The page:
The uprisings in response to the killing of George Floyd are far different from anything that has come before. Not just because they may be the largest in our history, or that seven weeks in, people are still in the streets (even if the news media has largely moved on). But also because, for the last few years, organizers have been thinking boldly.
They have been pushing demands — from “defund the police” to “cancel rent” to “pass the Green New Deal” — that would upend the status quo and redistribute power from elites to the working class. And now ordinary people are, too; social movements have helped spread these demands to a public mobilized by the pandemic and the protests.
These movements are in conversation with one another, cross-endorsing demands as they expand their grass-roots bases. Cancel the rent campaigns have joined the call to defund the police. This month, racial, climate and economic justice organizations are hosting a four-day crash course on defunding the police.
Each demand demonstrates a new attitude among leftist social movements. They don’t want to reduce police violence, or sidestep our environmentally unsustainable global supply chain, or create grace periods for late rent. These are the responses of reformers and policy elites.
Instead, the people making these demands want a new society. They want a break from prisons and the police, from carbon and rent. They want counselors in place of cops, housing for all and a jobs guarantee. While many may find this naïve, polls, participation in protests and growing membership in social movement organizations show these demands are drawing larger and larger parts of the public toward a fundamental critique of the status quo and a radical vision for the future.
Consider the appeal to defund and dismantle the police, championed by almost every major social movement organization on the left, from the Black Visions Collective to Mijente to the Sunrise Movement, and echoed on the streets.
Defunding, part of a strategy to eventually abolish the police, challenges the prevailing logic of police reform: the idea that police brutality is caused by individual bad apples acting without sufficient oversight and training. This idea undergirds the familiar panoply of reforms: body cameras, community policing, implicit bias workshops. If officers are properly equipped and controlled, there will be less violence, its proponents argue — despite no significant evidence to back that up.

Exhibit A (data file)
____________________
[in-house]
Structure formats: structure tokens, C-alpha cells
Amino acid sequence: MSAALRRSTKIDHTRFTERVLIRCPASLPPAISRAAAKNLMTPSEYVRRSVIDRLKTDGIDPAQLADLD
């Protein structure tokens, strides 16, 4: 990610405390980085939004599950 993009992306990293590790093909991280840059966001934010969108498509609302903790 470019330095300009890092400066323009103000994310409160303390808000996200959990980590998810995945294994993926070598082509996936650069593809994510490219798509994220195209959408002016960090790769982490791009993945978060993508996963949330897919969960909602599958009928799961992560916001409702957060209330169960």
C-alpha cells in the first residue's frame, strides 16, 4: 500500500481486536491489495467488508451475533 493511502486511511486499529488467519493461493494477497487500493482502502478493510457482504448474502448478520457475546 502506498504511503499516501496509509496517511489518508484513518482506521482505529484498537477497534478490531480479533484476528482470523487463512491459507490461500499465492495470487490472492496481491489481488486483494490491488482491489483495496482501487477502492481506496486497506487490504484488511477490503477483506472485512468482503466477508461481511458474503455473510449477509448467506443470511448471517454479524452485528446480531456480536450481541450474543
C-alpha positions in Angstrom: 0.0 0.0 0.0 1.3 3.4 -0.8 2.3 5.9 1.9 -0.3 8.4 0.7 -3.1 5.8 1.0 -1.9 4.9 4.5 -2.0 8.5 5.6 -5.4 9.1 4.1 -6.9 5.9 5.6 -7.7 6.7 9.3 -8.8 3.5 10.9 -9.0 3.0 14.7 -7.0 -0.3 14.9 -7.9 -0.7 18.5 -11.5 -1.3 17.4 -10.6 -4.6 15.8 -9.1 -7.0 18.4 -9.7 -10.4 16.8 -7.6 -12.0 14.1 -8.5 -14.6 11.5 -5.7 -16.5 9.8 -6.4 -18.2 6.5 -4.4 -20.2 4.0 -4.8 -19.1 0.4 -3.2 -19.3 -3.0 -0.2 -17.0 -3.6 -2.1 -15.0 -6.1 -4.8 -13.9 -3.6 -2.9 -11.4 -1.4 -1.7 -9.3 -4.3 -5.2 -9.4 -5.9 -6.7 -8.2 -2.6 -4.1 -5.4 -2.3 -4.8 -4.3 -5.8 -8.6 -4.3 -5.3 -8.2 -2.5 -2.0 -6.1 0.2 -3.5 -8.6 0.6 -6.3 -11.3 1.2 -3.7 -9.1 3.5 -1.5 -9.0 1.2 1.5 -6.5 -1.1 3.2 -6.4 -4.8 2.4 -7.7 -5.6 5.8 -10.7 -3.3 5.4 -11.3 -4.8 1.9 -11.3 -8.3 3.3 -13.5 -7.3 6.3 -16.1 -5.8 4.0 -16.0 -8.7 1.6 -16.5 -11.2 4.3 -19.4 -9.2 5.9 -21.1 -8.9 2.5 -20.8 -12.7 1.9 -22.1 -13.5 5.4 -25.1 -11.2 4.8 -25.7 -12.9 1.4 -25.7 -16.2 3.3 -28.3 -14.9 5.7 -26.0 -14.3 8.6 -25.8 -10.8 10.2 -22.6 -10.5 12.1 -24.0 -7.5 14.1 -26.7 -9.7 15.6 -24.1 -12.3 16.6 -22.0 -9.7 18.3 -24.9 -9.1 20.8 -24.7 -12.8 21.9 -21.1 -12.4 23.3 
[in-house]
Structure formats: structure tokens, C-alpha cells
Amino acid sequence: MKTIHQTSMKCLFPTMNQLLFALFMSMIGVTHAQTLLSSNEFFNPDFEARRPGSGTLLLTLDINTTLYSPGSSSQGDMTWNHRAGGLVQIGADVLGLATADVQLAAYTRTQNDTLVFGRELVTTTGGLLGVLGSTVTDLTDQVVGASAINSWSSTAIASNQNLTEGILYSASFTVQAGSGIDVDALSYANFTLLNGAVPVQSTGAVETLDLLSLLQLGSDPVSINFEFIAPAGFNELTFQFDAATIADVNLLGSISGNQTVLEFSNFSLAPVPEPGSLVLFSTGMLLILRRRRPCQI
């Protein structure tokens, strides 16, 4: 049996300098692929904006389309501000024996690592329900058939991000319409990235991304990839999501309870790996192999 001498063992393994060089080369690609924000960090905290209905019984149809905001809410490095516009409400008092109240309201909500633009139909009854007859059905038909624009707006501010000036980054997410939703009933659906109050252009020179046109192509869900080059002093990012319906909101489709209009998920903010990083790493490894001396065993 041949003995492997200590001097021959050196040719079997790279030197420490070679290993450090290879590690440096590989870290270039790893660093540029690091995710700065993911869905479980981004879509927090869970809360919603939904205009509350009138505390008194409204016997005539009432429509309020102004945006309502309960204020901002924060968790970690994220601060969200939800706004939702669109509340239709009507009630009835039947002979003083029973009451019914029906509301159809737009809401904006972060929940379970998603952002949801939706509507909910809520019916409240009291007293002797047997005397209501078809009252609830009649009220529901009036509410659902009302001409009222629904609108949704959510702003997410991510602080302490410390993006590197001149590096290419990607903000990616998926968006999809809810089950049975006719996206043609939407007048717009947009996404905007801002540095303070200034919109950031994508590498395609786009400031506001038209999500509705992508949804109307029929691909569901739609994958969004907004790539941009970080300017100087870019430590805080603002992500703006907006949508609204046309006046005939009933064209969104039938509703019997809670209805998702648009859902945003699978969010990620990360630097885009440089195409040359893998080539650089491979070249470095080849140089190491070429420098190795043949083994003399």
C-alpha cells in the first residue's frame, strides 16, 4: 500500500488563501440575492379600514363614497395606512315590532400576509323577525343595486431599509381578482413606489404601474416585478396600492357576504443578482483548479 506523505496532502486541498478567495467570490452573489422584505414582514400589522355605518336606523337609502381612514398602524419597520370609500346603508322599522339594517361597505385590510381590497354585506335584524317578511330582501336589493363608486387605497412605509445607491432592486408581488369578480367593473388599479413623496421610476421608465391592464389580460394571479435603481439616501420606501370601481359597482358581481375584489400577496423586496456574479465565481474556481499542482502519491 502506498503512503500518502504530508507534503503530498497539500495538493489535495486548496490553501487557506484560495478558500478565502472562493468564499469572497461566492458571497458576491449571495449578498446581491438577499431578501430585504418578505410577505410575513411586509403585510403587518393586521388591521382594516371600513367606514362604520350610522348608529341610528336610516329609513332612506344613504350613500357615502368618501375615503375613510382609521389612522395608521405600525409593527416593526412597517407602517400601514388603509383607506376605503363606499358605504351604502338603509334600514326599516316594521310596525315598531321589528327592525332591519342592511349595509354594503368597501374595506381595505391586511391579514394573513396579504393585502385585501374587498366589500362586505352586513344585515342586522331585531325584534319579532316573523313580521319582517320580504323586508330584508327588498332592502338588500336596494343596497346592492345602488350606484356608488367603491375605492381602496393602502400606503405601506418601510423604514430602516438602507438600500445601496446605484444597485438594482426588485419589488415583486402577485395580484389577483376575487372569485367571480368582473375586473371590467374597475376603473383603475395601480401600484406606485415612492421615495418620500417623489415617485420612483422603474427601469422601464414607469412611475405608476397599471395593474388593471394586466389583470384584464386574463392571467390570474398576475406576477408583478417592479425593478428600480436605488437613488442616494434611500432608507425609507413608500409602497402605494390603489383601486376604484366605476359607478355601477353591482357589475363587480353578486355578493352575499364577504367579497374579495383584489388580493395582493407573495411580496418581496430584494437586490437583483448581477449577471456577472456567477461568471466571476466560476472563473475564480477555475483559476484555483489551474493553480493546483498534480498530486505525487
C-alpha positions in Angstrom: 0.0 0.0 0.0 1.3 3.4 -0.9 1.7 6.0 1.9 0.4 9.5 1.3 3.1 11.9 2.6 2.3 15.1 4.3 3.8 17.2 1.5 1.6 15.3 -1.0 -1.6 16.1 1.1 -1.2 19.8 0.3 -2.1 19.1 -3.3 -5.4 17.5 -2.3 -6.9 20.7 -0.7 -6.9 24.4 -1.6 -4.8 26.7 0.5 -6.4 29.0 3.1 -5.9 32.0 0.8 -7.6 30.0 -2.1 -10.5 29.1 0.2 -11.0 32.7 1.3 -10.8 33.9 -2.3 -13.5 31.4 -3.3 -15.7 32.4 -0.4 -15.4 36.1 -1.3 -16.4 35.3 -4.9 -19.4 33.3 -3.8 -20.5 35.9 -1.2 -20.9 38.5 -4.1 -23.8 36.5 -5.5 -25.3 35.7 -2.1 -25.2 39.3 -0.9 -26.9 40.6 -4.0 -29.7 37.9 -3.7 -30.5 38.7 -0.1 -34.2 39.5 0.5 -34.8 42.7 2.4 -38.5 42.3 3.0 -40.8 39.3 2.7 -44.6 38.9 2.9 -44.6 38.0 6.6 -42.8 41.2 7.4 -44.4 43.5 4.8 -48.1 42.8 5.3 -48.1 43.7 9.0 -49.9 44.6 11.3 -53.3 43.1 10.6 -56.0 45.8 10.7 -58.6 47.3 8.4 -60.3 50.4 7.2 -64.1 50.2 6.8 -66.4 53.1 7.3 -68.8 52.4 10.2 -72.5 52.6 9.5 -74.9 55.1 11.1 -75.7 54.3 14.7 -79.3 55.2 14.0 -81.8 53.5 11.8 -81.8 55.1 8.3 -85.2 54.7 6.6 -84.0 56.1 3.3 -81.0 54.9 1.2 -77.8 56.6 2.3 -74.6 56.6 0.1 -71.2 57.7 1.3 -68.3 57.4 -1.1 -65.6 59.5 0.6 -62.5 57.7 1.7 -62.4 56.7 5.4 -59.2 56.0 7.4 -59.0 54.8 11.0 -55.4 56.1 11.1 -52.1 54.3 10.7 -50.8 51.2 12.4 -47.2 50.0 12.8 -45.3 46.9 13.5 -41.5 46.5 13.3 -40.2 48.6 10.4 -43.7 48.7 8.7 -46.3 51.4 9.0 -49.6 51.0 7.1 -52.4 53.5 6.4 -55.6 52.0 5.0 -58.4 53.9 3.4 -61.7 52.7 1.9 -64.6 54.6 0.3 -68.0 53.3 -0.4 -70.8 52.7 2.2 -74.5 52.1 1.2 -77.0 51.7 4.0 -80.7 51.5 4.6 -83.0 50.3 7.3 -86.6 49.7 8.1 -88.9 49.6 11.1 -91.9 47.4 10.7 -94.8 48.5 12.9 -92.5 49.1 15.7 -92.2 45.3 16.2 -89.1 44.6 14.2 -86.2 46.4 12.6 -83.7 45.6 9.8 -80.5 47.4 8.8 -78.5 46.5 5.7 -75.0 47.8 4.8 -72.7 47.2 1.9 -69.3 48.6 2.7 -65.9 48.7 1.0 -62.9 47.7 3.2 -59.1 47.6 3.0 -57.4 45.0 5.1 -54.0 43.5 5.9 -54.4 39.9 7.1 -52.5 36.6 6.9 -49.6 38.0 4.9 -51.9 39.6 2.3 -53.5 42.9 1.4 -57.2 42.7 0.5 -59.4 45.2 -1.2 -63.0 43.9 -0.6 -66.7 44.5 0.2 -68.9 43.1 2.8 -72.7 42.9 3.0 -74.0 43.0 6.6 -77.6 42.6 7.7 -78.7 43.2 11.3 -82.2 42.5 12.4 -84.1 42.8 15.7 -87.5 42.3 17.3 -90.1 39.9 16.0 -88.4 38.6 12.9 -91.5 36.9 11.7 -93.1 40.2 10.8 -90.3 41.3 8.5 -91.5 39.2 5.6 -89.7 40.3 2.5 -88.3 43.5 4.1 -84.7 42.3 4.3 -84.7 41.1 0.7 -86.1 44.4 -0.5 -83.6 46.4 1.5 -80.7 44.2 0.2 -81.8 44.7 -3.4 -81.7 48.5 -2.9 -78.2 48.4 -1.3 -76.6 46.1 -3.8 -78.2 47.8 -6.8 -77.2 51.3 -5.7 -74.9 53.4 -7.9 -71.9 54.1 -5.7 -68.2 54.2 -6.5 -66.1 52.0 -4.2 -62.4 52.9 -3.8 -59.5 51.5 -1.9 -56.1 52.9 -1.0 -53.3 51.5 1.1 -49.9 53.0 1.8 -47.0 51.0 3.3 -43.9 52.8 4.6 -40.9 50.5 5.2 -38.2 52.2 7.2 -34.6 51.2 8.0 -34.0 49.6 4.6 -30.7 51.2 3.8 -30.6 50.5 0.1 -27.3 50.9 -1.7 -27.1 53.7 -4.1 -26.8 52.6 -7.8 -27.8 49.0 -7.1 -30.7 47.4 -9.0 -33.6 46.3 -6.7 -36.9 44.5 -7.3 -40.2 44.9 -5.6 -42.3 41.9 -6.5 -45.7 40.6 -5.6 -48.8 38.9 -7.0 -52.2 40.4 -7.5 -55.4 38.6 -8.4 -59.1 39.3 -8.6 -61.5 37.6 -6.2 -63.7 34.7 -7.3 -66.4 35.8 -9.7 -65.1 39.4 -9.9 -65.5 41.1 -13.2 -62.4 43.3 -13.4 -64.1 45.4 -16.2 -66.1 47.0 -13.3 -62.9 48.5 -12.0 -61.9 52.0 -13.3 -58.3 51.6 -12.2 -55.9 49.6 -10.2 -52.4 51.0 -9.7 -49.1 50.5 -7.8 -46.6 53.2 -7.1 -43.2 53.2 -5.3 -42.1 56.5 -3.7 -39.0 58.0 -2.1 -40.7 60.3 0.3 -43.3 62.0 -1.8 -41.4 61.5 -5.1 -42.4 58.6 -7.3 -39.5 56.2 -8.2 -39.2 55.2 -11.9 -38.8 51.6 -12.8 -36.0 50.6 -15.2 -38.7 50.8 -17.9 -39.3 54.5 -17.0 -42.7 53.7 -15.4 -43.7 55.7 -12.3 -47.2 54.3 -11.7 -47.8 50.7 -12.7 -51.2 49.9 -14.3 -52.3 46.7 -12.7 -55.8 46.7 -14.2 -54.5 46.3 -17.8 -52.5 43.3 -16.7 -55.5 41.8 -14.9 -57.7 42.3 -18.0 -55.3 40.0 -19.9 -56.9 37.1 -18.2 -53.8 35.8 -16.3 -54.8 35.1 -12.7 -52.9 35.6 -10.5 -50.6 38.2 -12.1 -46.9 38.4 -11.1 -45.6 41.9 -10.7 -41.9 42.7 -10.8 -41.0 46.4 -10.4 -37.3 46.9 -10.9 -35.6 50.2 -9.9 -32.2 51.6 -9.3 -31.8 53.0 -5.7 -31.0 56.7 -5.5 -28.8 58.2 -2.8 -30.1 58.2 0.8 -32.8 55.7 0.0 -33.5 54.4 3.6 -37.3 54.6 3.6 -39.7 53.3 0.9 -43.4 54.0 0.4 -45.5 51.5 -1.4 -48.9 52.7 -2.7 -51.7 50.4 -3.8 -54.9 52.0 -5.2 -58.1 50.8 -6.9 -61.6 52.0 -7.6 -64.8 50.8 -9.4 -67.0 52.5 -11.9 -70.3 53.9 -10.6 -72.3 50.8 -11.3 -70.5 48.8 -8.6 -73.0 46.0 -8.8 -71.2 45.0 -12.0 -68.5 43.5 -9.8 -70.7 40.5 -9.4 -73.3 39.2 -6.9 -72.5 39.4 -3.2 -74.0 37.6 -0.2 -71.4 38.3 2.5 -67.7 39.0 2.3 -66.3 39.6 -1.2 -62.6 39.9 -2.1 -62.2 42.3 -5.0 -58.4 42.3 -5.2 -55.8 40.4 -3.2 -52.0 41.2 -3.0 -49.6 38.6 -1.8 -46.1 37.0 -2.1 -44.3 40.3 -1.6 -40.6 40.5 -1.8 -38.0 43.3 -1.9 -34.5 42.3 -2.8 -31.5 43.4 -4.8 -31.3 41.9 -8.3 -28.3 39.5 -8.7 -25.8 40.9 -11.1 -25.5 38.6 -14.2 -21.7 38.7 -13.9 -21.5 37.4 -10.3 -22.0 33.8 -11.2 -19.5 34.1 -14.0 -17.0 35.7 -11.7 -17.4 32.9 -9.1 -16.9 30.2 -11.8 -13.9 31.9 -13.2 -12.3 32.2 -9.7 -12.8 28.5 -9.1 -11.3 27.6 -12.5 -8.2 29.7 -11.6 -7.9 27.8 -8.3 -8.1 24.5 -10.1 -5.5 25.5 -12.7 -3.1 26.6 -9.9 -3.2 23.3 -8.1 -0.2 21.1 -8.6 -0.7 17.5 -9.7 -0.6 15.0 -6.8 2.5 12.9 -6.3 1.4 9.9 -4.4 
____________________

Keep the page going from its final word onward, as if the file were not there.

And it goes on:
Defunding suggests the problem is not isolated, nor is it a result of a few officers’ attitudes. It challenges the power, the resources and the enormous scope of the police. Whether they are responding to a mental health emergency or deployed to a protest, their training and tools are geared toward violence.
The demand for defunding suggests, as the police and prison abolitionist Rachel Herzing often says, that the only way to reduce police violence is to reduce police officers’ opportunities for contact with the public. The protests have forced us to rethink state-sanctioned violence as our default response to social problems, to reconsider the hundreds of billions of dollars we have spent on prisons and the salaries of more than 800,000 sworn law enforcement officers.
The uprisings have also expanded the space for a reckoning with the failures of liberal reforms and with the possibility of doing things in radically different ways. Tinkering and training cannot fix our reliance on police officers to deal with routine social problems through violence and the threat of it.
The demand for defunding calls into question the fundamental premise of policing: that it produces safety. It urges us to take collective responsibility for collective care, repair and redress. It shifts our vantage point on persistent problems: for example, to guarantee housing for all rather than to continue to arrest and cage this country’s more than 567,000 homeless people.